12:00 - Arrival and Lunch,
12:30 - Start of the discussion
14:00 - End
Green Room, U-Residence, Vrije Universiteit Brussel, Bld Géneral Jacques 271, 1050 Ixelles,Brussels.
The intensive use of electronic devices, the quantity and quality of the data by them generated have led Law enforcement and judicial authorities to increasingly rely on the analysis of electronic stored information to carry most of their criminal investigations. Due to the geographic dispersion of internet service providers (ISP’s) model of business, even ordinary crimes with a clear national scope have acquired a cross border element. Until now national authorities have relied on different instruments for judicial cooperation, such as the European Investigation Order, or alternatively directly approached service providers under uncertain legal basis.
Considering the complaints by both law enforcement and ISP, in August 2017 the European Commission published an Inception Impact Assessment on the improvement of cross border access to data in criminal matters. The document highlighted the need for a legislative solution and resulted in the drafting of an e-evidence proposal unofficially scheduled for the end of January 2018, the presentation of the proposal was finally postponed. In the meantime, at the other end of the Atlantic, the U.S took the regulatory initiative on the discussion amid intense debates over the Microsoft Ireland case, by adopting the “Clarifying Lawful Overseas Use of Data Act” (Cloud Act). Whether influenced by it or not, the European Commission presented on the 17 of April 2018 a proposal for the adoption of new rules on the gathering of electronic evidence.. In particular the EC presented a Regulation stablishing European Production and Preservation orders for electronic evidence and a Directive on the appointment of legal representatives of service providers in EU. These measures aim to “allow law enforcement in EU Member States better track down leads online and across borders, while providing sufficient safeguards for the rights and freedoms of all concerned”.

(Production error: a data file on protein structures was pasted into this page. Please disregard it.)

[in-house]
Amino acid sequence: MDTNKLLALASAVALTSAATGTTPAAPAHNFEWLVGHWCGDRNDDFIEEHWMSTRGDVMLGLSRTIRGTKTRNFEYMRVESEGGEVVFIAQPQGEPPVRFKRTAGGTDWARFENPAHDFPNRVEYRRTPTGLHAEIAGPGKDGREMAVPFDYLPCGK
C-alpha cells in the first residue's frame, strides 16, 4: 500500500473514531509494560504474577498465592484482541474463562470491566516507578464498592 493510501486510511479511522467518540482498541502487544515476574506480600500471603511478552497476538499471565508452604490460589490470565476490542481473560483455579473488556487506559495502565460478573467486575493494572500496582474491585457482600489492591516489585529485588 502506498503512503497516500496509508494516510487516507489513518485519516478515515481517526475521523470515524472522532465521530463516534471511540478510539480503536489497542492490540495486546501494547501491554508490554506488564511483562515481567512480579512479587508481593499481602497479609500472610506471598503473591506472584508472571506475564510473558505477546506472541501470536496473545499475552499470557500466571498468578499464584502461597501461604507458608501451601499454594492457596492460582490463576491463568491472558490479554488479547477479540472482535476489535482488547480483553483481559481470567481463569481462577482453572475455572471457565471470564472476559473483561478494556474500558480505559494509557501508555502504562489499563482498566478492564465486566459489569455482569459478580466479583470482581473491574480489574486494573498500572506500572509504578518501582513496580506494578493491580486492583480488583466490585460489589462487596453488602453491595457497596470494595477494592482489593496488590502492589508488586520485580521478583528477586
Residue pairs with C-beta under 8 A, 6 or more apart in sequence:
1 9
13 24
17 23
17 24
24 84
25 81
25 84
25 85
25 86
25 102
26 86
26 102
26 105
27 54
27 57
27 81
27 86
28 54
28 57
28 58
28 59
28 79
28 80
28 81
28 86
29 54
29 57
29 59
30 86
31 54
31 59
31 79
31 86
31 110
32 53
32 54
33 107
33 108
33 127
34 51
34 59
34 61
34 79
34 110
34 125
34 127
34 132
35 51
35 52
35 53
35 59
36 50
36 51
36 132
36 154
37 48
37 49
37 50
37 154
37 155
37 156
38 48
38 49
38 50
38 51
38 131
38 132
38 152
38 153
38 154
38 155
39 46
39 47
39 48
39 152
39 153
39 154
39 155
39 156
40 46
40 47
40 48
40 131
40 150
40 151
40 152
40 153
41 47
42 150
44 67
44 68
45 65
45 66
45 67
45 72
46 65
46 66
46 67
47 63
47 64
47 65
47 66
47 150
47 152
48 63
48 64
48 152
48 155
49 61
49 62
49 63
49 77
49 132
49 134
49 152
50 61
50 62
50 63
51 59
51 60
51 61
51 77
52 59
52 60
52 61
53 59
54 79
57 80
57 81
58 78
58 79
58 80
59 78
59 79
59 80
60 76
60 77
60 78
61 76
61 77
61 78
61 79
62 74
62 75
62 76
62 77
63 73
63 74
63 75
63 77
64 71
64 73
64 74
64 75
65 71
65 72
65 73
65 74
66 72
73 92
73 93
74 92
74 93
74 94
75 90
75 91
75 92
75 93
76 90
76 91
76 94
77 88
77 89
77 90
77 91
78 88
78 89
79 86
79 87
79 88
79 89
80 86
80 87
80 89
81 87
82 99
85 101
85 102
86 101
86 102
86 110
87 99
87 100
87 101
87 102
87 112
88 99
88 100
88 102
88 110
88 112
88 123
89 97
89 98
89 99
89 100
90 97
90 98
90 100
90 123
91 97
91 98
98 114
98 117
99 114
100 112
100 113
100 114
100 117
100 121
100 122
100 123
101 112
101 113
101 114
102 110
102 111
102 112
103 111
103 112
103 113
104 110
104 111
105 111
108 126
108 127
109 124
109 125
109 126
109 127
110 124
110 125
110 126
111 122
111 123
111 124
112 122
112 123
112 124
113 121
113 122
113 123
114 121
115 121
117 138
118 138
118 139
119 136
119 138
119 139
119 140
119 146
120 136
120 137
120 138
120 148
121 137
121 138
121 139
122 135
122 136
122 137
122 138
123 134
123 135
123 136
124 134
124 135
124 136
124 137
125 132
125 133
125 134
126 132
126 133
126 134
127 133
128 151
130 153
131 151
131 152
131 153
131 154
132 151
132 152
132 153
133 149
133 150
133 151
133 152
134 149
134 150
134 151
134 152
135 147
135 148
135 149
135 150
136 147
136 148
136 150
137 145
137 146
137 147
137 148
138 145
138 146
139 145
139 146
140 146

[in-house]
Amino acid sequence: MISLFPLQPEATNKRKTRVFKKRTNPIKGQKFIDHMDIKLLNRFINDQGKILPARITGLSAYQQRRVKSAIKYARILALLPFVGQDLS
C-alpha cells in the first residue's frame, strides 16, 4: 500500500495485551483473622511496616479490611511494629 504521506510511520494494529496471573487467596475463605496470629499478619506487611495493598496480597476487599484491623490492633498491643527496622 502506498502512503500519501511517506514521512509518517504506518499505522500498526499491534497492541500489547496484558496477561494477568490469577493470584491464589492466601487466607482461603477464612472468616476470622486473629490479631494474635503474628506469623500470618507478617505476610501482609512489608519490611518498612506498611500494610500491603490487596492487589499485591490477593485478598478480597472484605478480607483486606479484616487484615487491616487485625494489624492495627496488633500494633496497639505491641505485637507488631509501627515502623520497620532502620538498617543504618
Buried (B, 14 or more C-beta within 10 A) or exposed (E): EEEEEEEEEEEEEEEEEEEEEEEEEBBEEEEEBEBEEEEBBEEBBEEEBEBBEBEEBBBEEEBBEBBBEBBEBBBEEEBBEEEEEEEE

LIVE_ FOR round table will bring together expert views of the main actors involved in the debate, to provide a first analysis of the e-evidence proposals and discuss the potential impacts the same could represent to the collection, exchange and analysis of e-evidence in the EU.